SI Vault
S.L. Price
December 15, 2003
Two-time MVP Tim Duncan doesn't like to sound off or even share what he's really thinking. But the NBA's master of the mind game has one obsession: He needs to win at everything he does
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December 15, 2003

The Quiet Man

Two-time MVP Tim Duncan doesn't like to sound off or even share what he's really thinking. But the NBA's master of the mind game has one obsession: He needs to win at everything he does

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Does he have to talk the talk, too? Maybe the NBA, in seeking to jack up ratings with years of personality marketing ( Shaq! Michael! The Showdown!), has sold the game so far down the river that excellence isn't enough anymore. Maybe Duncan is the litmus test for separating the pure fan from those who are there for the spectacle. Maybe we like (or need) to watch a superstar perp-walk into a police station. Maybe, in the end, we say we value one thing—teamwork, humility, good citizenship—but really want its opposite and switching channels makes it easy to avoid the obvious. Nobody likes being caught in a lie.

Duncan's wife, Amy, tells this nice little story. Tim had left Wake Forest after graduating in the spring of 1997, and she had no intention of being "that girl back home." She knew all about pro ballplayers and the women on their trail. Amy was going to become a doctor. She wasn't going to be pathetic. She figured she and Tim were through. But he wouldn't have it. For eight months, throughout his breakout rookie year, he called Amy four, five times a day—before practice, after practice, the moment he touched down in a new city—showing how much he needed her, sanding down her suspicion until, finally, the path between them was again as smooth as glass.

Now the subject is brought up to Duncan himself, and the atmosphere in the room changes. For the last few days he has chatted openly, even wittily, about everything from the effect of the Spurs' failed courtship of Kidd on Tony Parker ("His feelings got hurt by everybody, but you have to learn that it's a business") to Duncan's attitude heading into last spring's Western Conference semifinal against the Los Angeles Lakers ("Cool. They'd ended our season the last two years. We wanted to be the ones who sent them home. Let them have that feeling") to his famously vanilla quotes ("Wasn't I on's all-boring team? I'm at the top of my game, baby!"). But now, on a close-to-the-bone subject like romance, Duncan shuts down. He smiles, he stares. He sits in a corner, leaning back in his chair. He doesn't say a word. His wife, sitting on the other side of the room, tries drawing him out.

"I was still in college, and we had those first couple of months when I was convinced you were going to go off and do bad things," Amy says. "Then all the uncertainties went away, and you did that for me, by calling and reassuring me that you weren' weren't out there doing bad things. You rekindled that belief." The words hang out there a good 10 seconds. Finally Tim nods. "Sure," he says.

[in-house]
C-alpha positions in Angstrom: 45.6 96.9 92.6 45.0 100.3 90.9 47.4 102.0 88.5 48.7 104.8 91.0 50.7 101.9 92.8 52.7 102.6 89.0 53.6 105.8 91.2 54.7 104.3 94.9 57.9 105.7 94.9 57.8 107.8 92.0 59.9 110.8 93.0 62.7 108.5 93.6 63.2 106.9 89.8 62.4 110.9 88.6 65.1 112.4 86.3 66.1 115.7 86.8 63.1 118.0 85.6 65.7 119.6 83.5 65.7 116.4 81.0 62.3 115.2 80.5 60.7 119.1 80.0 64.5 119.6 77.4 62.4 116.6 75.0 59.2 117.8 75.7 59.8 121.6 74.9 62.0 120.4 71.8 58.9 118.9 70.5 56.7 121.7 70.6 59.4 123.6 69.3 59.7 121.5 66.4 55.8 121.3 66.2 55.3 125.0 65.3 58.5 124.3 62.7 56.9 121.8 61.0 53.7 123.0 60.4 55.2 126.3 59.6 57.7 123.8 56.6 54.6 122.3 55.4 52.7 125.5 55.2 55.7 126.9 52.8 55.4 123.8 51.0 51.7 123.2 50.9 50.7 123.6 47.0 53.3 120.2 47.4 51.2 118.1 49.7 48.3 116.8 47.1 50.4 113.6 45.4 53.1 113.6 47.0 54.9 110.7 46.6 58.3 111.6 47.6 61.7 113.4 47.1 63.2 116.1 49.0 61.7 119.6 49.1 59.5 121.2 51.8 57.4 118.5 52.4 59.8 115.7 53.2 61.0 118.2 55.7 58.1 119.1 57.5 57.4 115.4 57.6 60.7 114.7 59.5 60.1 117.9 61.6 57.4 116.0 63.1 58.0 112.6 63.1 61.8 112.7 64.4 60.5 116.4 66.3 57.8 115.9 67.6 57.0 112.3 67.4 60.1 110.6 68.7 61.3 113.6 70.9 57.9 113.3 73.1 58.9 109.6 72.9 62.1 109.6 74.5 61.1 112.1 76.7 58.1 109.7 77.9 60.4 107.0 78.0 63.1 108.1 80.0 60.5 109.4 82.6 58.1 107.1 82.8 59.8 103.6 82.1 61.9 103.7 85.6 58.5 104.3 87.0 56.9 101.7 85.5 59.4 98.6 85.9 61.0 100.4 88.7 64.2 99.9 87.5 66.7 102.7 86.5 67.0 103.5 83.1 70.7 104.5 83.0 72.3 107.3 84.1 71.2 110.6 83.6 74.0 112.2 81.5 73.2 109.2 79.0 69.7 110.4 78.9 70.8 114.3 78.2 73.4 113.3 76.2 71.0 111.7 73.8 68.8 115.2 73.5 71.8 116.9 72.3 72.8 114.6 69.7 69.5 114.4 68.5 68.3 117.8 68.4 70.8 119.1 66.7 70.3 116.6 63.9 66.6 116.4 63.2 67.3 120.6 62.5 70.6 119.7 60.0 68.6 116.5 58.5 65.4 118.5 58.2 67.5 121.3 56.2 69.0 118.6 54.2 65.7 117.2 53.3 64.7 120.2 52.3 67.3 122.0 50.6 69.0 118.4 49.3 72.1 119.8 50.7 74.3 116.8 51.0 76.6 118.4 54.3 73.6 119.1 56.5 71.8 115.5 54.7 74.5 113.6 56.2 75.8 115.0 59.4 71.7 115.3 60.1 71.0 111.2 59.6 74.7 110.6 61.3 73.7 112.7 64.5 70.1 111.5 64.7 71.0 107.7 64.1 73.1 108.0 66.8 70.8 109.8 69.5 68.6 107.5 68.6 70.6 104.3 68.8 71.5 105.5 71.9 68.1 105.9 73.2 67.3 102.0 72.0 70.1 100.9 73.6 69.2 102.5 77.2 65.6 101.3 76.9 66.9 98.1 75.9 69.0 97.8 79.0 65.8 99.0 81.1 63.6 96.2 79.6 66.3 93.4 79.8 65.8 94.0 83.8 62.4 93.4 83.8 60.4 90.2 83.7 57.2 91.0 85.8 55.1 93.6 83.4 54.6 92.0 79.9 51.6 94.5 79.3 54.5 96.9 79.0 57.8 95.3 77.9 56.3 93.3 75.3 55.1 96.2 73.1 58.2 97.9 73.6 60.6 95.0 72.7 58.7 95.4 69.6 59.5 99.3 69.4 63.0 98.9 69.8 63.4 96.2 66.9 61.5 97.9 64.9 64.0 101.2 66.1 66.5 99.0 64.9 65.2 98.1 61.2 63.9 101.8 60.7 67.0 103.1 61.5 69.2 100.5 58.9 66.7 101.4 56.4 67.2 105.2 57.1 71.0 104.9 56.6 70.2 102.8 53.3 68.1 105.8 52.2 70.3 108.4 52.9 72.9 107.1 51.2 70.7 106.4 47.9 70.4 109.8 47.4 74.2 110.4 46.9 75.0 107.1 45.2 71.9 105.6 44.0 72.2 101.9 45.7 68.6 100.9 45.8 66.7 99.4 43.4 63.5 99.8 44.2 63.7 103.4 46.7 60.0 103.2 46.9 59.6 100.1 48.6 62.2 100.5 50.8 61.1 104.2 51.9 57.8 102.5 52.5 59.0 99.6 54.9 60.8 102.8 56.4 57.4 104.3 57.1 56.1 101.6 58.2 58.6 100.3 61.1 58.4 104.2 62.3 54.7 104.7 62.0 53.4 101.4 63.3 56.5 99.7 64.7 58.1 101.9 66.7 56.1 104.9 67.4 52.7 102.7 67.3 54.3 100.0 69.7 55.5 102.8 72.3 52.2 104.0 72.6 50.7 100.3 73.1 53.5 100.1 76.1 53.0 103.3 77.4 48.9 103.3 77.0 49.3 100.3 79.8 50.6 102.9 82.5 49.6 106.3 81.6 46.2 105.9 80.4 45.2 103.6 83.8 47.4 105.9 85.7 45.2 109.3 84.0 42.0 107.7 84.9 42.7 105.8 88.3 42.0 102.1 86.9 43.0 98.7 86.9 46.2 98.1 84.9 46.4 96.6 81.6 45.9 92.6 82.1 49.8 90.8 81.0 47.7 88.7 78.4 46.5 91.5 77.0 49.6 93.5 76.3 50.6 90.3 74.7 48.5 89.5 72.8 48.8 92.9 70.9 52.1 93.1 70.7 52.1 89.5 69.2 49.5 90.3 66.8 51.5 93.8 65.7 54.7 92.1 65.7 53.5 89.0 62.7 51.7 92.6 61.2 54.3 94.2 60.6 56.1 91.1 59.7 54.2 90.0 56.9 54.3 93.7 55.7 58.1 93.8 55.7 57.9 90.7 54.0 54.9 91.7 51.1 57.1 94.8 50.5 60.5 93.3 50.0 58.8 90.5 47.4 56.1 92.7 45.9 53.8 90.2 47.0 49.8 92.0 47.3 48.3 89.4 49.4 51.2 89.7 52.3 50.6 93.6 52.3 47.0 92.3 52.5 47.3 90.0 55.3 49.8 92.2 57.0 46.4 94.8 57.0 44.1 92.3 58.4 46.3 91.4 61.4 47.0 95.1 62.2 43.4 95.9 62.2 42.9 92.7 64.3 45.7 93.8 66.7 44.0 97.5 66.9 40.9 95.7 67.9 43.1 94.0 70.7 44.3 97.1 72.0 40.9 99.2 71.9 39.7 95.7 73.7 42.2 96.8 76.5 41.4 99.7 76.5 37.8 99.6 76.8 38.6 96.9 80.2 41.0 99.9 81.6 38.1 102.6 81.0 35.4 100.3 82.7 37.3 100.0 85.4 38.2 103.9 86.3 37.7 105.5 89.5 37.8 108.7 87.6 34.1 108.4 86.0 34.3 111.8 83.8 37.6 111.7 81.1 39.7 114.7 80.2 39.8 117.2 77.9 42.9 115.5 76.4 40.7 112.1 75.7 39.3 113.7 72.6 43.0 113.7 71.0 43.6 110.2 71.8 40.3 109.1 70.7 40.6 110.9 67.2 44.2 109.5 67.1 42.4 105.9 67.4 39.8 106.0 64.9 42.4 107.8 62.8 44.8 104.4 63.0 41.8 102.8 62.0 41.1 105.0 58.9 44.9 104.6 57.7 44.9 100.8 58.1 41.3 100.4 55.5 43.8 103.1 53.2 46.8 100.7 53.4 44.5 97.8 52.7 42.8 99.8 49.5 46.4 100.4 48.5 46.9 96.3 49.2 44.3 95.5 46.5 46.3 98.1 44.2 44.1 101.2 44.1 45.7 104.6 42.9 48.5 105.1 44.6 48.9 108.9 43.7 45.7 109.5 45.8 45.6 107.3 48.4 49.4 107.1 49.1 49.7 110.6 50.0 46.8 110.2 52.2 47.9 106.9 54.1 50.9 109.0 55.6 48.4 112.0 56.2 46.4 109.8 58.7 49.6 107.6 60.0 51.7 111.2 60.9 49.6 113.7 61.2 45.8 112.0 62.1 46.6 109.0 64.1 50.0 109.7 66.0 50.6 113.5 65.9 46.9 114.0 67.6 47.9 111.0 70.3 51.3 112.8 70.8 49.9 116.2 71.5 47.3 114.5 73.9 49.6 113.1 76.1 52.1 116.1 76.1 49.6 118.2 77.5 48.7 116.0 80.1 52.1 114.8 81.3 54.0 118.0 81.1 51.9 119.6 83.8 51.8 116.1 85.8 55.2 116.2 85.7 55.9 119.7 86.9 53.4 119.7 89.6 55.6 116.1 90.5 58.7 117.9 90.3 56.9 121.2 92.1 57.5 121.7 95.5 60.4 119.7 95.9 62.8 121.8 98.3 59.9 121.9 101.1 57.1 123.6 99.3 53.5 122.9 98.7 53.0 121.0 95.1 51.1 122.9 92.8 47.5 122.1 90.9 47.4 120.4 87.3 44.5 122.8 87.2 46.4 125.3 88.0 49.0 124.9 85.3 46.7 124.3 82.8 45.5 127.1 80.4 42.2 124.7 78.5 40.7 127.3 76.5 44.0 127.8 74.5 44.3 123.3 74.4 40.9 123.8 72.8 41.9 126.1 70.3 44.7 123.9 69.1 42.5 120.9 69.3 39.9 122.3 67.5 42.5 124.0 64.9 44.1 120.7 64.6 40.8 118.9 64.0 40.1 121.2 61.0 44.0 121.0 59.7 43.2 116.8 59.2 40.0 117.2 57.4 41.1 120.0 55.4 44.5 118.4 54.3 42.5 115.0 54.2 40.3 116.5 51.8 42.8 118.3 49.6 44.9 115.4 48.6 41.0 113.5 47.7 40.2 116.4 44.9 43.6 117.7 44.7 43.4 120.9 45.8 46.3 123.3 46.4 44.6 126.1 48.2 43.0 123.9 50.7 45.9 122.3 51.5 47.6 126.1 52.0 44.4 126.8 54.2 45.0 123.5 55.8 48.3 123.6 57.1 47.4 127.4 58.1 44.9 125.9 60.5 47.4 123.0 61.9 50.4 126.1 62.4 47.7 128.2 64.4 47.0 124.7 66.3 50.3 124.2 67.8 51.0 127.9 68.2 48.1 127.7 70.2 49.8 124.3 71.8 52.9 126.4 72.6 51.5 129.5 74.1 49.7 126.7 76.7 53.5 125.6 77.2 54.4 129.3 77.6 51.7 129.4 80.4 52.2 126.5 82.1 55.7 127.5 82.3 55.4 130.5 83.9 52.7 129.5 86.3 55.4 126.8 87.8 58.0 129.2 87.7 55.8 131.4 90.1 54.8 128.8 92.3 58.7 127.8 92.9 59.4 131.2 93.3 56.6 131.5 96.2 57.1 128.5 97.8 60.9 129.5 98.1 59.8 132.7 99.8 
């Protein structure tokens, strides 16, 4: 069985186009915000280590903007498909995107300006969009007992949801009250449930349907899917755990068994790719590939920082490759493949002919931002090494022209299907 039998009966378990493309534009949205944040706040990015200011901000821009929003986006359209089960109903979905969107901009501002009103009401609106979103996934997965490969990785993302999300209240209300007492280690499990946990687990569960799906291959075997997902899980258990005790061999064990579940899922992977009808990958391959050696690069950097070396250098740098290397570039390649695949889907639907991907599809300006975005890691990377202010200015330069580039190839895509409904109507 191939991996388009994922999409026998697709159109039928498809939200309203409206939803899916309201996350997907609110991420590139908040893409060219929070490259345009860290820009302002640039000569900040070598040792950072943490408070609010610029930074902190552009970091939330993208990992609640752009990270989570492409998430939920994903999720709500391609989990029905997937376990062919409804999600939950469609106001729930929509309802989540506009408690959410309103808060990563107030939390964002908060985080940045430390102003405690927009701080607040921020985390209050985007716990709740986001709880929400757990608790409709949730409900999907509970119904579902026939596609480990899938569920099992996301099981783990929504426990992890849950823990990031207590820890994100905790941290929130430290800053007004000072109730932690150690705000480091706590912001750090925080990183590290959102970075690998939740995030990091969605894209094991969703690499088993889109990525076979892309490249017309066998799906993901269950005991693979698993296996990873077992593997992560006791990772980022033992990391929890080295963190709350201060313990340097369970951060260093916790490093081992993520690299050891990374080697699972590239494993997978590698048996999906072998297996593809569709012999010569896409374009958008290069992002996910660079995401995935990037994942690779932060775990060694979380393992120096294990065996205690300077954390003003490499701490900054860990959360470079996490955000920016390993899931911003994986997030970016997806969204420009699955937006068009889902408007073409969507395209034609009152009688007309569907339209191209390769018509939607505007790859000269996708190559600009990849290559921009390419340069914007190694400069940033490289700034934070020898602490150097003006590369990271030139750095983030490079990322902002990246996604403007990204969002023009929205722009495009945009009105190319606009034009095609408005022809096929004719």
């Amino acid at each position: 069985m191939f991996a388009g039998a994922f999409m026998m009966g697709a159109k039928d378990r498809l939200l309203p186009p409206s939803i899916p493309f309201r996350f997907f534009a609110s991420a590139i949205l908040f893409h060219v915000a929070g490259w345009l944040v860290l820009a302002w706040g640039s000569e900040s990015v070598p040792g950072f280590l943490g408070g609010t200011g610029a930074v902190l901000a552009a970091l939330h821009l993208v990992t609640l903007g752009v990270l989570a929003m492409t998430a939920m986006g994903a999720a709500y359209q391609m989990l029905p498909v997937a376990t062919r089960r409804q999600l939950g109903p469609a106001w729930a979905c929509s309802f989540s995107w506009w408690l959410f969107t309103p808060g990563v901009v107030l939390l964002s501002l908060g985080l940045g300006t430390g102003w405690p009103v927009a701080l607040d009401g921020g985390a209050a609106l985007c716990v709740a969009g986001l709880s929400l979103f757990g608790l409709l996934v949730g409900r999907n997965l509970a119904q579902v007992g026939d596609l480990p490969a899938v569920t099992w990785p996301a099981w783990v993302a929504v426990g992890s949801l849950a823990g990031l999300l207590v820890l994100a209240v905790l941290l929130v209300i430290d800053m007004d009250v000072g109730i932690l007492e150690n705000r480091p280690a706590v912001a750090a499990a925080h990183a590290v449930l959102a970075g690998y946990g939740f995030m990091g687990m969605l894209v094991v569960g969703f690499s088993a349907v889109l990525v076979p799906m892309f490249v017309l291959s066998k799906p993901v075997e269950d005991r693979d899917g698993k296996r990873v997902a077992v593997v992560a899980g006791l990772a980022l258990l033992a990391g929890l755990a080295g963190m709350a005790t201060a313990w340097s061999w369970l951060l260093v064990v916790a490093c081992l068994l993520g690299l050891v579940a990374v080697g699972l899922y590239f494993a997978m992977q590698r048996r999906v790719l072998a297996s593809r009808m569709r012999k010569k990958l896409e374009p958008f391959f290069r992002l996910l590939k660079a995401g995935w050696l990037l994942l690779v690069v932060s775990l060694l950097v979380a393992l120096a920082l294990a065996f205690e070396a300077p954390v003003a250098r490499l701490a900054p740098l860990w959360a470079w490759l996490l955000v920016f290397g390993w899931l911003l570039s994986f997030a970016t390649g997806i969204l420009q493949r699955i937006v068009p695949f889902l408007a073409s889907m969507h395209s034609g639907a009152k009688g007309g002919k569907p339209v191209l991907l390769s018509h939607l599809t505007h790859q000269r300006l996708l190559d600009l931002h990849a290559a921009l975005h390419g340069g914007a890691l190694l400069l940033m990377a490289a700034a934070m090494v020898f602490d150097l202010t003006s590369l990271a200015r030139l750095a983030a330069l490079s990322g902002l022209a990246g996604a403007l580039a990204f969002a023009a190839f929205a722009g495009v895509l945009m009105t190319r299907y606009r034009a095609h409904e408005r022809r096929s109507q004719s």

Everyone sort of laughs, but it's clear that she has put him in an awkward spot. Amy goes quiet, and soon she decides to move. She takes her book and goes outside to the balcony. There's nothing wrong, exactly. Anybody who knows Tim will tell you that Amy has broadened him socially; anyone who has seen them work a charity event knows that she's even more committed than he is to making an impact; anyone who hears Tim talk about Amy knows that he trusts her completely. "It's not a typical NBA relationship," says Tim's agent, Lon Babby. "It's a real marriage, a real partnership. You have no doubt they're going to be together in 30 years."

After 15 minutes Amy comes in from the balcony. She plants herself on the floor to Tim's left, near his feet. Once, almost imperceptibly, she leans forward and kisses his knee. He fields a few more questions, and she interjects a memory or clarifies a point. Tim never shows a trace of annoyance; no one doubts his intelligence, and he's secure enough to welcome being corrected. Asked if winning a championship is every-thing it's supposed to be, Tim says, 'Yeah, it is, but it's a little miscon...skewed? Mis...con...?"

"Misconstrued," Amy says.

"Misconstrued," Tim repeats. "People say, 'You've done this once, you've won twice, what else do you have left to do?' That's the stupidest question I ever heard. To do it over and over again—you can't beat that. Every time that you don't win it, it's more disappointing."

The afternoon before the U.S.'s Olympic qualifying opener against Brazil in San Juan, Puerto Rico, Duncan is banging around his hotel room, talking about the strangeness of playing against his homeland, the U.S. Virgin Islands, later in the week. The phone rings. "Come on up," Duncan says, then he puts down the phone and starts to laugh.

Rashidi Clenance and Duncan have known each other since elementary school. They competed for rival high schools on St. Croix, and they team up each summer for a youth basketball clinic on the island. When the knock comes, Duncan announces, "Here's this retard," and flings open the door. He hugs Clenance and, glancing down at the man's Duncan-endorsed Adidas sneakers, giggles, "You wearing the stripes! You got to represent!"

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